Both the small and large bands had a regular gig at Los Angeles' Baked Potato club, where the small group has enjoyed a longer tenure than the big band. Daversa says the time had come to document the smaller group with a recording, "and start taking that music to the people. Both the big band and small band have the same personalities, the same directions in the music. There's just a lot more space for communication and improvisation with the small group because there's so much more flexibility when we're in the middle of these forms."
Daversa says of the CD, "I'm thrilled with the way it turned out. If we had recorded it the following week, it would have been a completely different record. It's always in a state of evolution. What we're doing now is the next iteration of what we were a year ago. There is a lot of gospel influence on those particular tunes. I had done a session for [keyboardist/singer] Andrae Crouch not too long before that. One of the tracks they played for usnot one of the things I played on, another track they were working onwas the most joyful, celebratory, happy sounding music. I was really inspired and I wrote a couple tunes after that. So a lot of the music has that undertone to it."
He's been playing with the same musicians for some time, so when writing for the group, he keeps their styles and personalities in mind.
" It's a very dedicated aggregation and I just love those particular personalities and how they all fit together," Daversa says. "I know how Robby Marshall is going to phrase something, or even what his sound and spirit is going to feel like over a particular solo section. Or Gene Coy [drums]. I was joking with him last year. At this point, I don't think I'd have a strong quartet without adding him to it. He interprets everything just the way I would want it to be played. When I say that, it can be completely different from what I envisioned, but when he plays it, it's 'Oh. Of Course. That's exactly right.' We've all been playing together for six, seven, maybe eight years now. It's a family and we all know each other well. We know how to push each other. The writing and the composition is my way of pushing them and gelling us all together with our different personalities and strengths."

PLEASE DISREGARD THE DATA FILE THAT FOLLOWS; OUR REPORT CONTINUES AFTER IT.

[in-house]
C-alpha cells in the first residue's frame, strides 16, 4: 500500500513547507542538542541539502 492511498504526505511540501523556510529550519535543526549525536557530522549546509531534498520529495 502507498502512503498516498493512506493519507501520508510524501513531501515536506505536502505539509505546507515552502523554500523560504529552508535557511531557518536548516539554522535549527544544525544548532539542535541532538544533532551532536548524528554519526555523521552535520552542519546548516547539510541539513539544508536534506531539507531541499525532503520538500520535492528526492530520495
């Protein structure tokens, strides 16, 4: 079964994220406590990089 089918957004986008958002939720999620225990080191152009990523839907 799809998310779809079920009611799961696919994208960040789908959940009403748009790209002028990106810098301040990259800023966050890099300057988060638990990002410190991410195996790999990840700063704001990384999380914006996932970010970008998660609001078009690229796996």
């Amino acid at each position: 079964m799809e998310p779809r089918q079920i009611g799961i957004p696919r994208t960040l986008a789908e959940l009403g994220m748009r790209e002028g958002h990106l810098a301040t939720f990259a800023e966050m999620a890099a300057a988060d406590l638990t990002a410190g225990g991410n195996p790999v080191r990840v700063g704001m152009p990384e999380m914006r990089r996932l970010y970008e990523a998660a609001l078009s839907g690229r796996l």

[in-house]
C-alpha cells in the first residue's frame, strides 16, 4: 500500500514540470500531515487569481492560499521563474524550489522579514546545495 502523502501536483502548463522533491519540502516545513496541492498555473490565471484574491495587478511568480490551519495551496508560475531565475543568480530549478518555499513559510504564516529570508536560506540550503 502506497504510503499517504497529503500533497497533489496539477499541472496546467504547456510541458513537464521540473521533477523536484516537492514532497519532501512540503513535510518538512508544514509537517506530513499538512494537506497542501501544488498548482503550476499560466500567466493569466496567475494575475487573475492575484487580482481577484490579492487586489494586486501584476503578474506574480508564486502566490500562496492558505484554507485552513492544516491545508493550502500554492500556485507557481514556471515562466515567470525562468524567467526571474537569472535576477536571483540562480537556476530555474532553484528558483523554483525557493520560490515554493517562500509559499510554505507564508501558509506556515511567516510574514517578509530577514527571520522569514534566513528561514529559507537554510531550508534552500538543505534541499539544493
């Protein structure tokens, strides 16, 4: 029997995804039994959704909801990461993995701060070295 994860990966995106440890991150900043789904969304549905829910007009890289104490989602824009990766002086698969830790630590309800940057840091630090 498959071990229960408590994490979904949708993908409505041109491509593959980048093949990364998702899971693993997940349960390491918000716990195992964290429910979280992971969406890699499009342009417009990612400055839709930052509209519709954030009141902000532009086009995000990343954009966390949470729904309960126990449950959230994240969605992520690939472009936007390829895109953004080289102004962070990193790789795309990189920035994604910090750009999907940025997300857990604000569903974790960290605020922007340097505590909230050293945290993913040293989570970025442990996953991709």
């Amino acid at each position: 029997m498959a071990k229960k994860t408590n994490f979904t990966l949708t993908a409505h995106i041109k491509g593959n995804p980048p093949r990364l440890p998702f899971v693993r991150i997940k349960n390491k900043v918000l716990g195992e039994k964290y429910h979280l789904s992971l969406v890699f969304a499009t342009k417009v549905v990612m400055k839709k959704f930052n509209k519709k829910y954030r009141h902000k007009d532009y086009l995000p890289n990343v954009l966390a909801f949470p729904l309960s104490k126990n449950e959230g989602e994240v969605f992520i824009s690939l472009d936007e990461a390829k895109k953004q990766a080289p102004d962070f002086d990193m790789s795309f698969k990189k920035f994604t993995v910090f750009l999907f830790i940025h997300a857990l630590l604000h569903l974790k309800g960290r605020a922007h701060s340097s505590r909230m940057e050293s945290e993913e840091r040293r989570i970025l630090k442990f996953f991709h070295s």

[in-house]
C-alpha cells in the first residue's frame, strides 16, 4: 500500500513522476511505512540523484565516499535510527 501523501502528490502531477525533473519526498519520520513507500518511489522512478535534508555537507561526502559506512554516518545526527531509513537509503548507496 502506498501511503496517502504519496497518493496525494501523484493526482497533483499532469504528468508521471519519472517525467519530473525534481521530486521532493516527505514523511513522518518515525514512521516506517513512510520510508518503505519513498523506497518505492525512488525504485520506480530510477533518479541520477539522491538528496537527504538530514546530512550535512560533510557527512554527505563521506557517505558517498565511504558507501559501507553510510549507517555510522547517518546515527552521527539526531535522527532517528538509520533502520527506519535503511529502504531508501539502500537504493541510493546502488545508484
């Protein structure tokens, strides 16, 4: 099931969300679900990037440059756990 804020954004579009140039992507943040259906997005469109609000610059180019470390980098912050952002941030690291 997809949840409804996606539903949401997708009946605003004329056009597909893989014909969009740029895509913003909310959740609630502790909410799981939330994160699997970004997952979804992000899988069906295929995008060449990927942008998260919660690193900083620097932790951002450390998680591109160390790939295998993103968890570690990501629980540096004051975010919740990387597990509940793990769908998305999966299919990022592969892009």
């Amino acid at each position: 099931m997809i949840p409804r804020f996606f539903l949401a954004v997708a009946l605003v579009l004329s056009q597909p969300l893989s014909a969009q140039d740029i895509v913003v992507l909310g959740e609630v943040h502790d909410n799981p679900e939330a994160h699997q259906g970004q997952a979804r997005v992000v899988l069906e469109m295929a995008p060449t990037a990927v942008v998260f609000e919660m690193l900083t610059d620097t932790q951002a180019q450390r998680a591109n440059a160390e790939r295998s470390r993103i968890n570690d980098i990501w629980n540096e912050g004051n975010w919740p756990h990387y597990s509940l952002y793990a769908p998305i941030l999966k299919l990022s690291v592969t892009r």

As far as writing, at which he excels, the process has changed since his younger, more footloose days, up to now.
"I used to have a regimented structure, creating time for myself. When I was a single guy, I'd get up at 6 o'clock in the morning and write until about noon every day. All kinds of different stuff. That was my time to write. After that, I'd practice my trumpet, then I'd go play my gigs. That was my day," he recalls. "I miss those days. They were so wonderfully structured. But now, I'm working at the University. I'm a dad. All that kind of stuff. A lot of the writing gets done while I'm driving in the car. You grab those extra moments between things. I'll jot down and idea and it continues to be formulated, over a few days, in your head. Thankfully, I've developed enough skill to be able to compose on the fly like that. By the time I'm actually writing it down, it's already written. Just by necessity. I wouldn't choose to do it that way. A lot of times I'll just be driving. I'll sing something in the phone and I'll come back to it later and write it down."